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Oral historian examining final destination
Studs Terkel: A lifetime listening to America
(CNN) -- He cuts a distinctive figure with his red socks and red-checked shirts, a somewhat gnomish, roly-poly gentleman. He's a talented raconteur, and can entertain with his stories for hours on end.
But Studs Terkel isn't known for being the center of attention. Rather, he's the quiet, occasionally prodding figure behind a tape recorder, the one he uses to record the oral histories that have made up bestsellers from "Working" to "The Good War."
His stories come from ordinary people, young and old, rich and poor, all the colors of the U.S. rainbow. Their tales of 20th-century life became his bestselling books, bolts of oral history that formed a rich, dynamic tapestry.
Oral history was a genre on the wane before Studs got to it. But he's loath to take credit for a form that has existed for thousands of years.
"Oral history preceded the written word," he says. "Oral history is having people tell their own stories and bringing it forth."
He quotes Bertolt Brecht's poem "Who Built the Seven Gates of Thebes?" "Who carried those rocks of stones one place to another/When the Chinese wall was built where did the masons go for lunch?"
"That's what history's about, the oral history of the unknowns that make the wheel go 'round," he says. "And that's what I'm interested in."
Studs Terkel was born in New York 88 years ago, but it was Chicago that became both his physical and spiritual home.
"Chicago turned me on the very first day I came here," he remembers. "I loved Chicago because there was a vitality to it."
His parents ran a small hotel in the City of Big Shoulders. It was a place where people argued, fought, loved, ranted and sat in the corners of the lobby, telling stories -- always telling stories. "That hotel was far more of an education to me than the University of Chicago was," Studs says.
Studs was a traditionally educated man as well. He earned a law degree and made an attempt at the average life, becoming a civil service employee in Washington.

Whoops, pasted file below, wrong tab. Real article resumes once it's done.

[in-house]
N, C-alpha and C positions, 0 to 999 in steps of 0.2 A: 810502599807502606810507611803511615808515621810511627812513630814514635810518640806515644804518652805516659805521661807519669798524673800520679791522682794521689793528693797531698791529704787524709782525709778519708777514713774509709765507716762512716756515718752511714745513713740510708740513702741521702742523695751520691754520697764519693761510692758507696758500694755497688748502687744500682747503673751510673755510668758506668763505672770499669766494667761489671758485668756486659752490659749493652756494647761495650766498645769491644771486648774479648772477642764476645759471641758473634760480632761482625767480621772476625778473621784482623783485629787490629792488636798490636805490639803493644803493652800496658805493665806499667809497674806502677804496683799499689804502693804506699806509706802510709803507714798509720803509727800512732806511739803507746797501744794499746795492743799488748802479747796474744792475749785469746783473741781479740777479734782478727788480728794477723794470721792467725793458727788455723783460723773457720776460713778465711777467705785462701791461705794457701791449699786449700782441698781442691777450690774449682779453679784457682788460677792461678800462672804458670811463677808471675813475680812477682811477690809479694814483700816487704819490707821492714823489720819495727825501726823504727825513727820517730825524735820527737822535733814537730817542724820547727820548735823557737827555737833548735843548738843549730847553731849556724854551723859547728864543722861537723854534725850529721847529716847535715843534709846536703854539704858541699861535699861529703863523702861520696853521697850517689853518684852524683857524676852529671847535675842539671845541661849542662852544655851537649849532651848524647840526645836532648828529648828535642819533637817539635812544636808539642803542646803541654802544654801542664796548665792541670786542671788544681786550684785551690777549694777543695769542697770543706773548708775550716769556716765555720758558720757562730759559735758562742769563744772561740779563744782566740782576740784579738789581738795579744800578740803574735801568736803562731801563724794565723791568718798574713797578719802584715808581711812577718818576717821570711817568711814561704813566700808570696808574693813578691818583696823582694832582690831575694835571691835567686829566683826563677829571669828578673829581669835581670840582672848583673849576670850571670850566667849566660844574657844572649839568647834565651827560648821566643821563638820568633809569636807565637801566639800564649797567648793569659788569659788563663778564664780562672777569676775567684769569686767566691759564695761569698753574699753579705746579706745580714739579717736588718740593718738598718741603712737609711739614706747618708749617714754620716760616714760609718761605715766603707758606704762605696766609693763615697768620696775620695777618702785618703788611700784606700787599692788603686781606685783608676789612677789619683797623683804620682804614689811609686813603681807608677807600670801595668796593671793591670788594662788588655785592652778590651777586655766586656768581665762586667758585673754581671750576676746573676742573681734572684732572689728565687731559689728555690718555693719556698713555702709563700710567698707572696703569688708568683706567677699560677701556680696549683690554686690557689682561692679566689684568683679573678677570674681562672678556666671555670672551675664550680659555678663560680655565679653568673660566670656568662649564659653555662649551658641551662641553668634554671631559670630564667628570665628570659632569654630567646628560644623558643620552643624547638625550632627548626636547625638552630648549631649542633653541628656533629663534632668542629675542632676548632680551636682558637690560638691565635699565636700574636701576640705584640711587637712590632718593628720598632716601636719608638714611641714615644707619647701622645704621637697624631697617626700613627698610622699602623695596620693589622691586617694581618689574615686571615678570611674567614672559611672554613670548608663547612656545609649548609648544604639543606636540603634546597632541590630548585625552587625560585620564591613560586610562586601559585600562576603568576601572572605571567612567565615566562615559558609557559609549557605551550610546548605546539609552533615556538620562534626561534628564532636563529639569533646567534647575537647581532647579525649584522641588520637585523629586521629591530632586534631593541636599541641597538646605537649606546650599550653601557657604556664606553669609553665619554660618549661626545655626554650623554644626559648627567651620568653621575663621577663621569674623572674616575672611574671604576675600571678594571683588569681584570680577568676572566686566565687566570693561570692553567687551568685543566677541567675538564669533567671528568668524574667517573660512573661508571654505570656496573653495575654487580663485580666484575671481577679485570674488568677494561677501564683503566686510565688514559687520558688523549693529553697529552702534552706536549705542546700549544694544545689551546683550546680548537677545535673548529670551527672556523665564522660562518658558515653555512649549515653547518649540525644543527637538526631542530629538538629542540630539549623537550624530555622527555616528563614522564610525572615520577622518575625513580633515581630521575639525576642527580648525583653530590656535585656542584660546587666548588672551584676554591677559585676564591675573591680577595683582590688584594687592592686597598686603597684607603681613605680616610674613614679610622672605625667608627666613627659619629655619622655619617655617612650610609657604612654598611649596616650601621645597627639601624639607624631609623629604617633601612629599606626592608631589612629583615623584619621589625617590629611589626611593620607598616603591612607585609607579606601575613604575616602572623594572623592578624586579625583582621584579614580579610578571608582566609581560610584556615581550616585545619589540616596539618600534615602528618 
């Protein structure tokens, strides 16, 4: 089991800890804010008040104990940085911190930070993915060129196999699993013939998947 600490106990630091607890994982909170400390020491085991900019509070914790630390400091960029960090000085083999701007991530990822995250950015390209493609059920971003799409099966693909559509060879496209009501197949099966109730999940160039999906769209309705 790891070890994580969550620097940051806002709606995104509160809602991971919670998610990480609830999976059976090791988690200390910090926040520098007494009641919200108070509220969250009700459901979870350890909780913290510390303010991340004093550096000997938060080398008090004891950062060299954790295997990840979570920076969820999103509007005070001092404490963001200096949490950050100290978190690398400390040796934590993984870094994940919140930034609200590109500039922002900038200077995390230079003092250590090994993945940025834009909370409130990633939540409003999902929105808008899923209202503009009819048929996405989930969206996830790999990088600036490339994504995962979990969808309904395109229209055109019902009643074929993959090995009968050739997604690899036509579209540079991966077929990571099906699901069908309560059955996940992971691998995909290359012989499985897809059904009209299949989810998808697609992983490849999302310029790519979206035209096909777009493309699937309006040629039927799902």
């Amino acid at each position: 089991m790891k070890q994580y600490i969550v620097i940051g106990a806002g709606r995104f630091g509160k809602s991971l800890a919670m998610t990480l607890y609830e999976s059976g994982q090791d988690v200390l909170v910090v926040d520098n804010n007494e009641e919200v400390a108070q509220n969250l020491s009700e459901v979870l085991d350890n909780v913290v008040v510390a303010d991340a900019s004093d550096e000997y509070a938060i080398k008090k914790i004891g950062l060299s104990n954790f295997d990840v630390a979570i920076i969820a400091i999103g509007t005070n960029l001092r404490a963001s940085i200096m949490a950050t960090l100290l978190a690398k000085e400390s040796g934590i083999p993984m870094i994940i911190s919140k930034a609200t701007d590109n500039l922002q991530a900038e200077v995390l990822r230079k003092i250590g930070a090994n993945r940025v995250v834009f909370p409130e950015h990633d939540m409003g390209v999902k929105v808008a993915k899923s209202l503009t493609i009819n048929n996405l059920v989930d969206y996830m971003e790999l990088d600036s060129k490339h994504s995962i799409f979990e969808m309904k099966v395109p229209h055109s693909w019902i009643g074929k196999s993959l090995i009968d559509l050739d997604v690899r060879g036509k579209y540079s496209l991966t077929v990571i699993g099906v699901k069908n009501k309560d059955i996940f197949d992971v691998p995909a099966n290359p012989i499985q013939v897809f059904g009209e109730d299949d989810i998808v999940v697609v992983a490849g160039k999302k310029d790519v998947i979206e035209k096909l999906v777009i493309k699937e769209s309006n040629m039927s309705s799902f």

But it didn't take.
Before long he was back in Chicago, working as a radio actor, playing gangster roles. Then he moved to television, hosting a Chicago-based network show called "Studs' Place" in that medium's early days. However, Terkel had communed with some radical elements when he was younger, and during the McCarthy era, the network wanted him to deny the association.
One day a network lawyer showed up and asked him questions about petitions he signed. "He said, 'All you do is say you were dumb, you were stupid, you were duped.' I said, 'But I wasn't,' " Studs says.
He deflects talk of heroism. "My ego was at stake," he says good-humoredly. " 'What do you mean I'm dumb?' "
Terkel was blacklisted for several years.
He stayed in local radio, however, starting an interview program on Chicago's WFMT in 1955. Every weekday morning at 11 a.m., Studs invited people to come and talk. Some were big names: playwright Edward Albee, director John Houseman, actor Anthony Quinn. Others were nobodies.
It was the nobodies that got Studs noticed. In the mid-'60s, a New York publisher asked him to do a book about Chicago. The resulting work, "Division Street: America," named for a neighborhood-cleaving Chicago avenue, was based on the tape-recorded recollections of dozens of uncelebrated Chicagoans. The book became a bestseller.
" 'Division Street' was popular because I think it touched a chord," Studs says. "The voices jump off the page not because of my writing (but) because of their speaking to me. And so you hear Florence Scala, who's a heroine who tries to save the Hull House community ... how she was shafted and double-crossed. You hear all these voices."
Studs' talent was in putting these people at ease to reveal the richness of their supposedly mundane lives.
He downplays his role. "I just talk," he says. "When they see me, they see a goof to begin with, a guy who doesn't know how to use a tape recorder. I don't do this deliberately ... I'm inept mechanically and they help me. When that person feels I need them -- to feel needed is terribly important. When I'm needed, then I'm not from Mount Olympus."
On death and dying
Studs is an old man now, and he knows that intimately. His wife, Ida, died last winter. The couple had been married 60 years.
Her passing has inspired him to work on a new book. The subject: death.
The idea came to him while on a cruise with a friend, movie critic Roger Ebert, and Ebert's wife. "On the ship people ... wouldn't know how to talk to Studs about his loss," Ebert recalls. "And so Studs would talk to them about it. During that period of time he started saying, 'Ya know, this is a book.' "
"It's about life," Studs says when asked about it. "How can one talk about life without saying sometime it's going to end? It makes the value of life all the more precious."
Could this be Studs Terkel's epitaph?
"I don't know," he says. "See, this is known as hubris. A Greek word. I'm 88 years old and I got two books, I got three books in mind, so you have an idea how goofy I might be. But I gotta do this because it's suddenly very exciting for me."
So Studs continues to carry around his tape recorder, listening to others. As long as he can listen, he can give life to others' stories.
Sometimes, even when no one else is around, he'll tell some himself.
"I talk a lot. Even to myself. And," says the master listener, "I find the audience very appreciative."
Review: Good 'Gig'
New York State Writers Institute: Studs Terkel
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